WHISTLER — A lot of people tell me that they think I have a great job. And they’re right. I do.
But my buddy Crai Bower has a really great job. Crai is a freelance travel writer, employed by some 30 publications, most of which focus on high-end travel. He writes about the kind of trips that you would take if money wasn’t a major concern. In other words, the kind of trips you would take if you had a buddy who wrote stories about how rich people travel, and asked you to come along with him.
So, needless to say, when he asked me to come along for a “buddy weekend’ in Whistler, I jumped all over it like a fat kid on a Ho Ho. It was a trip I’ll never forget.
My photographer Walker and I met Crai in Squamish. Located about 40 miles outside Whistler, Squamish is the little town where most of us stop to fill up with gas or grab a cup of coffee on the way to Whistler, but that is changing.
Squamish is becoming a destination in its own right.
Nestled in the shadow of legendary Big Chief and the northern Cascades, serious hikers and climbers know that Squamish is the home of world-class hiking, mountain biking and climbing terrain. Until now, you would have to amble up the mountainside on your own to reach the prime trails at the top, but the new 2800 foot Sea to Sky Gondola just opened last month, and has changed the game.
At the top of the lift, you are greeted by the gorgeous Summit Lodge, featuring breathtaking views of the Howe Sound Fjord framed by lush, green, forested mountainside.
There’s also a suspension bridge, and a series of trails that you could explore for 20 minutes, or spend the day hiking or biking to the top of the mountains; an outing as simple or as technical as you’d like–it’s completely up to you and your ambitions.
It amazes me that the entire project was completed in 13 months. And this is just the beginning. The guys who made this dream a reality say they plan to expand the trails in the coming years. It’s Mother Earth’s amusement park. Maybe that’s why they call one of the mountain biking trails along the ridgeline “Disneyland”.
We arrived in Whistler village just in time for dinner. We checked into our rooms at the fabulous Fairmont Chateau Whistler (I told you Crai knows how to do it right), and headed to the Mallard, the Chateau’s cocktail lounge, for dinner.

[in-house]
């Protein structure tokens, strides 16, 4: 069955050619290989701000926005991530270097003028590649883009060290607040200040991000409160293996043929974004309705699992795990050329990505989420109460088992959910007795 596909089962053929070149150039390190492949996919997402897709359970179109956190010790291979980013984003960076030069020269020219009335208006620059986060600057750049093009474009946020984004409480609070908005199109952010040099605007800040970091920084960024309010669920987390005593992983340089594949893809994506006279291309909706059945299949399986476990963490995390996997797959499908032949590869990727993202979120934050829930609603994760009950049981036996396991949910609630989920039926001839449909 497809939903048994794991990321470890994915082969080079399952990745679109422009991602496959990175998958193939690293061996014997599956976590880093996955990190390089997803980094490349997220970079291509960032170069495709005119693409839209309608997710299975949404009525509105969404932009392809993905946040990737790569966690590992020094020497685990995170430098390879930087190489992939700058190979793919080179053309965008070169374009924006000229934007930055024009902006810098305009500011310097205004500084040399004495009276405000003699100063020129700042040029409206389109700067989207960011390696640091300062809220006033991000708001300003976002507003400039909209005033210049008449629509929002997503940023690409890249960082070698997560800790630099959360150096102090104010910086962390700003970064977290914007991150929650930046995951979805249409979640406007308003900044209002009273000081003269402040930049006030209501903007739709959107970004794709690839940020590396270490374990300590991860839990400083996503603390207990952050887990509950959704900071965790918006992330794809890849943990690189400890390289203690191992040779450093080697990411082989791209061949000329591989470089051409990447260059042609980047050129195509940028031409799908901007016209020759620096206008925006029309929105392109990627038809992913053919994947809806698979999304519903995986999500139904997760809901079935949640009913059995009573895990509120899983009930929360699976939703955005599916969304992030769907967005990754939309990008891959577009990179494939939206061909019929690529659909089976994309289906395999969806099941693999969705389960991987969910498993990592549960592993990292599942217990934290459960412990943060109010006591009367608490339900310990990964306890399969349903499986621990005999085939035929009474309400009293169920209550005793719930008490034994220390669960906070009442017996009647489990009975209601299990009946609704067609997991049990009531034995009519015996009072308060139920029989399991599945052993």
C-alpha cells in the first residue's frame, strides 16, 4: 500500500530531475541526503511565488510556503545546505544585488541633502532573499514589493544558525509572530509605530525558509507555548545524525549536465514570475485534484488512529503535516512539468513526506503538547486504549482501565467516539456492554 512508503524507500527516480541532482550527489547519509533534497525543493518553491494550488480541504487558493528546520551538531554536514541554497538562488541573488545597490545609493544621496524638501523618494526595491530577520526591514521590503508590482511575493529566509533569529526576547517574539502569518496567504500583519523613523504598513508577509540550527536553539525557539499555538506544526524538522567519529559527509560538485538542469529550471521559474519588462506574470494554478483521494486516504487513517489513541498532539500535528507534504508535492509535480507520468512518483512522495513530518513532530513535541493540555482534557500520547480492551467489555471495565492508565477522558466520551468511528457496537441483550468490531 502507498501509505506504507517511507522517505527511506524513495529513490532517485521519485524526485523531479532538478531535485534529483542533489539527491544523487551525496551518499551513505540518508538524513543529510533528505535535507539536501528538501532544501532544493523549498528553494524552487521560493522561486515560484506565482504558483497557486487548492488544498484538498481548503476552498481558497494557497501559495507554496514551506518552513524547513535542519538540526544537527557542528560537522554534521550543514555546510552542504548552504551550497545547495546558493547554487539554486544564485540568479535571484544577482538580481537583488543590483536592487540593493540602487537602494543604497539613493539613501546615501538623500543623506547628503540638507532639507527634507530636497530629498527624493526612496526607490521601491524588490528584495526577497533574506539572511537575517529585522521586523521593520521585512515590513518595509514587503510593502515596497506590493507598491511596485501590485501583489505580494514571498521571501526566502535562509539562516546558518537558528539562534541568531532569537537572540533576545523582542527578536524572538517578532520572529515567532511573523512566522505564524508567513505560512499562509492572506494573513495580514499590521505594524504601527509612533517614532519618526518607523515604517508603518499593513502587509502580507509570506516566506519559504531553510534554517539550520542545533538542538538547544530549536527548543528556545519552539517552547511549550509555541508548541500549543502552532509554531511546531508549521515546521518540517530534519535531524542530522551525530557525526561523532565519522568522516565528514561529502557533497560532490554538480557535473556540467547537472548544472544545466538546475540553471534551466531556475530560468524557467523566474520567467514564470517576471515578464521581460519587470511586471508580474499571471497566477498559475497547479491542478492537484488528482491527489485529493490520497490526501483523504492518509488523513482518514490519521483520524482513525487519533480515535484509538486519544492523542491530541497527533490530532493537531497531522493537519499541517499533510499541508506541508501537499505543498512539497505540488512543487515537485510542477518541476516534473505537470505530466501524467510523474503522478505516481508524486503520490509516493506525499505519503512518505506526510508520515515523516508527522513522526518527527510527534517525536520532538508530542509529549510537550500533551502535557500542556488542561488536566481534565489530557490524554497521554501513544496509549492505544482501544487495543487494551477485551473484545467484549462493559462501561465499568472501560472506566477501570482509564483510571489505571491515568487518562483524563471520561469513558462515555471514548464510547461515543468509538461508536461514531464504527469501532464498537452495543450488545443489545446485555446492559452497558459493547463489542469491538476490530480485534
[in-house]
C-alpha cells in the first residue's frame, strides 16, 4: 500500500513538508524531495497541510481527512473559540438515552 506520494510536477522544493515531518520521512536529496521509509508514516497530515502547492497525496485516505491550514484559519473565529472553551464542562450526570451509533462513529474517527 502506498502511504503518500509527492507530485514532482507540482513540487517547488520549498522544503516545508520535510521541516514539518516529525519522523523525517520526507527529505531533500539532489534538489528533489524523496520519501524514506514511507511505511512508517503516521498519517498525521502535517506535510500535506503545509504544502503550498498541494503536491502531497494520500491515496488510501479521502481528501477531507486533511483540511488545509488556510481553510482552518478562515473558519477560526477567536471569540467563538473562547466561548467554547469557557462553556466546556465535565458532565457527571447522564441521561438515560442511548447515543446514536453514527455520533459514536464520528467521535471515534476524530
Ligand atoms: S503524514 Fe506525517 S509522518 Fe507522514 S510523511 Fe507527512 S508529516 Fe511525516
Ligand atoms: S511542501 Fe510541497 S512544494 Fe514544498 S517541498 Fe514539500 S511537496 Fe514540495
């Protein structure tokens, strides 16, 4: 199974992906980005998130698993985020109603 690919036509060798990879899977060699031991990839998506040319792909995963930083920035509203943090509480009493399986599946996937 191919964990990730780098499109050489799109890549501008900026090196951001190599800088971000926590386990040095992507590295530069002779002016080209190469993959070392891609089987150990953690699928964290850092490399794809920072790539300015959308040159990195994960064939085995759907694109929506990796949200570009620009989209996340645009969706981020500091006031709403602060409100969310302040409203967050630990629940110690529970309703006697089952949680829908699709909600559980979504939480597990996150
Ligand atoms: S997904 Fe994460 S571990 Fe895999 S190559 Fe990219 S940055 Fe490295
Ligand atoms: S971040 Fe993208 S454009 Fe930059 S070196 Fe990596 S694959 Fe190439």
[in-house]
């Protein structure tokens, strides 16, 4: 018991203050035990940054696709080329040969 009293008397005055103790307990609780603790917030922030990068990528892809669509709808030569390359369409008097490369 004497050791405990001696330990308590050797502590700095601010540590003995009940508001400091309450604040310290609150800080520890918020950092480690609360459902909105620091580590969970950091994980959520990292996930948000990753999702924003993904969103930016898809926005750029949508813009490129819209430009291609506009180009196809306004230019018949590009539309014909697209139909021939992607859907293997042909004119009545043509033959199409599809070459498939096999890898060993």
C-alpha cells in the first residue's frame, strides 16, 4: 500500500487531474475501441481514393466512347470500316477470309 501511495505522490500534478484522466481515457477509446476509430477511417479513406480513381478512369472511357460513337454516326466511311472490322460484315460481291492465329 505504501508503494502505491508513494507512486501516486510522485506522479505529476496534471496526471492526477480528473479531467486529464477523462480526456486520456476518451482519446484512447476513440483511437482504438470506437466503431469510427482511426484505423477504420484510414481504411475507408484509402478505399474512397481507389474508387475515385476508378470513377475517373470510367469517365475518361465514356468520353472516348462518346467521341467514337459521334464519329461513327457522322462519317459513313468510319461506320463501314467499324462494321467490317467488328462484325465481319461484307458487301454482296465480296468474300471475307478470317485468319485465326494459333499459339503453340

I sipped a dirty martini, while Crai ordered a specialty drink called the “Root Down”, which I assumed was a reference to a Beastie Boys song, and maybe it is. It is made of beets. Yes. Beets. We ordered some truffle fries and lobster macaroni and cheese to share among the three of us. It was a party in my mouth. So good.
And after devouring both plates, we quickly ordered two more.
The next morning, we got up early to play golf at the spectacular course at Chateau Whistler. We had the good fortune to play with Padraic O’Rourke, the head golf pro, a rail-thin, preternaturally positive Irish chap, who really enjoys his job.
“I like your office here,” I said.
“I never get tired of it,” Padraic said. “I think everybody needs to get up here and escape from life for a few hours.”
Padraic had a lot of terrific advice about how to improve my golf game.
“Make sure you are accelerating your swing at the point of contact.”
“Keep your left shoulder forward.”
“Square up to the ball.”
Handy tips that actually improved my score, but maybe the most important piece of advice he gave me:
“Watch out for the bears.”
On the 14th hole, I sliced my drive into the rough, and as I went over to retrieve my ball, I noticed a large black bear, with a cub enjoying lunch in the exact spot where I hit my ball. I decided it was probably best to abandon my search.